A lot or a little?
The parents' guide to what's in this movie.
What parents need to know
Parents need to know that Lego DC Comics Justice League: Cosmic Clash continues the partnership between DC's Batman, Superman, et al. with Lego toys. The emphasis on humor, character, and cultural trends in these stories helps to balance the heavy marketing that will always be attached. Lots of playful cartoon action: zaps, blasts, captures, falls, laser battles, and heroes in danger. But everything is resolved without injury -- even the villains swim away from the jeopardy (in one case, literally). Both outer space and time travel are elements in this movie, and that enables the Justice League's denizens to have fun with the galaxy, dinosaurs, pirates, and a brief foray into the future. Even though this is a lighthearted action tale, kids should be comfortable with real vs. make-believe violence. This feature is very funny, its comedy relevant to both kids and grown-ups.
What's the story?
The evil Brainiac (voiced by Phil LaMarr) wants to compress Earth into a small sphere and add it to his miniature planet collection in LEGO DC COMICS JUSTICE LEAGUE: COSMIC CLASH. Of course, that would mean the end of civilization as we know it. But Batman (Troy Baker), in charge for most of this movie, is up for the challenge. He and his trusty pals Superman (Nolan North), Wonder Woman (Grey Griffin), Cyborg (Khary Payton), Flash (James Arnold Taylor), and Green Lantern (Josh Keaton) take on the drones, explosives, and robots that the Brainiac sends their way. When the evildoer succeeds in capturing three of the heroes, Batman and the others must divide their attention between protecting Earth and finding their comrades. The search takes them to some unexpected places and times -- the Jurassic Age, the 18th century, and, finally, a dystopian future. Will Superman, Green Lantern, and Wonder Woman be found and restored to the present? Will the Brainiac's maniacal (and obsessive-compulsive) plan be thwarted? Will Earth be saved? Will new and streamlined toys be available online and at your local store?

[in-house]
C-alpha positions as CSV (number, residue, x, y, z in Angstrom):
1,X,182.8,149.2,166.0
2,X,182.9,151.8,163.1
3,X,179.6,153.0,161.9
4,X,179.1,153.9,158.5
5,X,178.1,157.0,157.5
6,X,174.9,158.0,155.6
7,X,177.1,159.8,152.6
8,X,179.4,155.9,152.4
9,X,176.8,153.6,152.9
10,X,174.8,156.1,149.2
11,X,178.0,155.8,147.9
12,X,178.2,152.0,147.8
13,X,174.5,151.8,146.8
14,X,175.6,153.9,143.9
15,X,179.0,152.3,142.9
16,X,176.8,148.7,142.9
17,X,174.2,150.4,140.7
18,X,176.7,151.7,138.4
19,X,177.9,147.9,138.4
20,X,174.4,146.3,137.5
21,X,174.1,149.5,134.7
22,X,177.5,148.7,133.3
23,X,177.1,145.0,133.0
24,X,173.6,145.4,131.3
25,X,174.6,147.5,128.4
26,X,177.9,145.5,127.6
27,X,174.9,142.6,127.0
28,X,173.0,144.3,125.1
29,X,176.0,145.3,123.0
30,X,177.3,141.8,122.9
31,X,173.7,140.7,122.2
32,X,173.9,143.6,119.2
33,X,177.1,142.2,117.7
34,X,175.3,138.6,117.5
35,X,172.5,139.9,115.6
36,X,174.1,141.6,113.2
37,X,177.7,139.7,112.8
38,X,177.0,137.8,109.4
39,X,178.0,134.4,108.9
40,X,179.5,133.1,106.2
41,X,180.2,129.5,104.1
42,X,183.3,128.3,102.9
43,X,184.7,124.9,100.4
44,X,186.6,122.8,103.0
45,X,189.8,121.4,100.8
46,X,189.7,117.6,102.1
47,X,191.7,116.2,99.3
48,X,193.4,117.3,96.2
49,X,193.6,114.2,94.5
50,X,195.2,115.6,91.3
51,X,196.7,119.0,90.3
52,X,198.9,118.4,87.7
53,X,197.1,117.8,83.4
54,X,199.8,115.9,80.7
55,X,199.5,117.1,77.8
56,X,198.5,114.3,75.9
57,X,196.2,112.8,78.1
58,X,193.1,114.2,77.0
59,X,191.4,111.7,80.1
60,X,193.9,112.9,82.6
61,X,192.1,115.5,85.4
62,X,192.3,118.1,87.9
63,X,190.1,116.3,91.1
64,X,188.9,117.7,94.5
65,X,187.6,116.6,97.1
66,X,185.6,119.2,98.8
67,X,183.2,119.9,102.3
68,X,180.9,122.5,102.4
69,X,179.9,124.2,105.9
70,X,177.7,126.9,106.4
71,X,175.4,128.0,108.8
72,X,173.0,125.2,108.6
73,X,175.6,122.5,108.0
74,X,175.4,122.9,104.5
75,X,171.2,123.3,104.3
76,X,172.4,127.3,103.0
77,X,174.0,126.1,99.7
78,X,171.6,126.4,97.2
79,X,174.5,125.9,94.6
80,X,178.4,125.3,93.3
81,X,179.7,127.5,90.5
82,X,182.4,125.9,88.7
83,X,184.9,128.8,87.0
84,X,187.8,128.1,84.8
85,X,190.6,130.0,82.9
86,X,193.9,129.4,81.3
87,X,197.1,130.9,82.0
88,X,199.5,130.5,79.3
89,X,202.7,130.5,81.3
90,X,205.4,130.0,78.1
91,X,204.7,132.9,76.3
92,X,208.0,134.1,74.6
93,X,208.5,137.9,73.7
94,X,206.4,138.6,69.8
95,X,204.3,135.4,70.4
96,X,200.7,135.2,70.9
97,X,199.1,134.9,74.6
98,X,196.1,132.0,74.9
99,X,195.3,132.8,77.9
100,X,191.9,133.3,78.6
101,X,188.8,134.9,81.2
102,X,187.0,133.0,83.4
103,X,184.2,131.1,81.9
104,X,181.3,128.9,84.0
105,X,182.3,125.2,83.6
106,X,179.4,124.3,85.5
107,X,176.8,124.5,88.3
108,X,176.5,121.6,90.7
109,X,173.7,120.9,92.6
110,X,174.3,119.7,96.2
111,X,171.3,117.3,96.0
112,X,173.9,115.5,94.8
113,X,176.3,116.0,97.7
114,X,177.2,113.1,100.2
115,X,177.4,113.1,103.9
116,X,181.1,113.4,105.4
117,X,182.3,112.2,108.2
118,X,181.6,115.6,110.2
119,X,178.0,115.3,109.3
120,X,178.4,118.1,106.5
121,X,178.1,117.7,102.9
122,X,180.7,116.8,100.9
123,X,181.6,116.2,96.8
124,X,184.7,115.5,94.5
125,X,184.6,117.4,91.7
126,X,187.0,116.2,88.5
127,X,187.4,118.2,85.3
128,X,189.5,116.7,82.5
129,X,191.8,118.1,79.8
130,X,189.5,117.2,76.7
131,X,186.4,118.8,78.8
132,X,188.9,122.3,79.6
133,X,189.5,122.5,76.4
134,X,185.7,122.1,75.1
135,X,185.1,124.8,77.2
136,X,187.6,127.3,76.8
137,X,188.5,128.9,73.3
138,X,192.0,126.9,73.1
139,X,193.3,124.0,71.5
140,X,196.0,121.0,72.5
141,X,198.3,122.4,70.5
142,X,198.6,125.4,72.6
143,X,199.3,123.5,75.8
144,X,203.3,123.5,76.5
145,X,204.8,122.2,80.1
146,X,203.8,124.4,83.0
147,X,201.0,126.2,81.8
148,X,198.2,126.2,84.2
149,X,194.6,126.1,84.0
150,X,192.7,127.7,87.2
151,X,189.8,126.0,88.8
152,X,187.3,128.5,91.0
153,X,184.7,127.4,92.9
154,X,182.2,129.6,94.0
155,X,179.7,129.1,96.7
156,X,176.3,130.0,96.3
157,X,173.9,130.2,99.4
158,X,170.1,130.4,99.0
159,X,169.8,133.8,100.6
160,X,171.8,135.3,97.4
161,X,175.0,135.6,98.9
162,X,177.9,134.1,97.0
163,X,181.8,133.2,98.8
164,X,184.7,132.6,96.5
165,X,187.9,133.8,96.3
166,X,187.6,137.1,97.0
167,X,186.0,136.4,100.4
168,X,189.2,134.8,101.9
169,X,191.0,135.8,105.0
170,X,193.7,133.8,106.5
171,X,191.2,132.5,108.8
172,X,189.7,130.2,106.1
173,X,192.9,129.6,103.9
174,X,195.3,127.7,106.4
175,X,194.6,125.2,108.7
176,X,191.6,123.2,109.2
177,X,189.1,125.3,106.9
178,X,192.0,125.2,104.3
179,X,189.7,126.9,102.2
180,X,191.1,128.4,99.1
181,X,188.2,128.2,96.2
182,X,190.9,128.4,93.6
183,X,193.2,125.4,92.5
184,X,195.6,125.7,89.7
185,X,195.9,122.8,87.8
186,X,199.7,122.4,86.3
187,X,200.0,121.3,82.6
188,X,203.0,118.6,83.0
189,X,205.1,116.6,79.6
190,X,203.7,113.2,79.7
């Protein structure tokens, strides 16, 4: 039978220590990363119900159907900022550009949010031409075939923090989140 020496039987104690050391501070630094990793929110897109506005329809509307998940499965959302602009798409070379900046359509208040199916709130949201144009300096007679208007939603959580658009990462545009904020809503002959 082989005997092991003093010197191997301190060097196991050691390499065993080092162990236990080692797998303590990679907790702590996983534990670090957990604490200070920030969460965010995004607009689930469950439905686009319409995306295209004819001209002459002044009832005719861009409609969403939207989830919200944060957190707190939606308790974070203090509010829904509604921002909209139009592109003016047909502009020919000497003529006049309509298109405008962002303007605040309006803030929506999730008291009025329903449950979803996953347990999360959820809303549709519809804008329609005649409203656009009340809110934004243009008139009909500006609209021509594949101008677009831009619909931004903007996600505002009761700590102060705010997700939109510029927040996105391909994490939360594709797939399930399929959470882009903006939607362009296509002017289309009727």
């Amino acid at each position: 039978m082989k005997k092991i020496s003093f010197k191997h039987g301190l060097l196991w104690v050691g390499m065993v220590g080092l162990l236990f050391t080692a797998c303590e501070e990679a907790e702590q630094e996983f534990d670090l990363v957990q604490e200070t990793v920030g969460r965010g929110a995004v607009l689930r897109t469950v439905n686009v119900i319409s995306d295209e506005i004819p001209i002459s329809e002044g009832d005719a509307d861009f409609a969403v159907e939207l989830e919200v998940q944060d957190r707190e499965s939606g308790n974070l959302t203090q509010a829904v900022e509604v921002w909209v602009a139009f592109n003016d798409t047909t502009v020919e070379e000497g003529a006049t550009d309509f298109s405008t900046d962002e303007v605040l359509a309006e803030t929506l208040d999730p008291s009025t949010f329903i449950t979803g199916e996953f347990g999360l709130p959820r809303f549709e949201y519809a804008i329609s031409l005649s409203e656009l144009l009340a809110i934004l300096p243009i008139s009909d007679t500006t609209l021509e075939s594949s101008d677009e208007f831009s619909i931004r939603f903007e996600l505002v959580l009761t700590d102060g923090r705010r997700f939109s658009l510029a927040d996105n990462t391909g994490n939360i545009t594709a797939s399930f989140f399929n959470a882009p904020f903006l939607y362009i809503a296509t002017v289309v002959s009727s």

Is it any good?
Surprisingly funny and inventive, this entry in the marketing behemoth's catalog of goodies is a welcome addition. The humor comes mostly from familiarity with the popular, distinctive characters, though the plot to shrink-wrap the Earth has its moments, too. And a time-travel component opens up new landscapes for the filmmakers to mine for comedy. The cave dwellers, ruled by powerful Amazonian females, and the prototypical swashbuckling pirates are particularly clever. Frequent cartoon action is never real or scary: Drones fly; worlds explode; heroes are zapped and re-zapped; villains fall and rise to fall again. Fine for everyone except the very young or very sensitive who are not yet comfortable with make-believe mayhem.
Talk to your kids about ...
Families can talk about being aware of the connection between movies like this one and the merchandise sold by the companies involved. How does your family handle the pressure to buy toys introduced in the movies you see?
Movies such as this one attempt to soften the action and danger by making the characters and events funny. Was this effort successful? Did you find yourself laughing at the most suspenseful moments?
Time travel is an important part of this film. It's enjoyable to watch characters with whom you are very familiar end up in unexpected places. Be creative: Imagine and write about an era from times past, and take one of the superheroes there.
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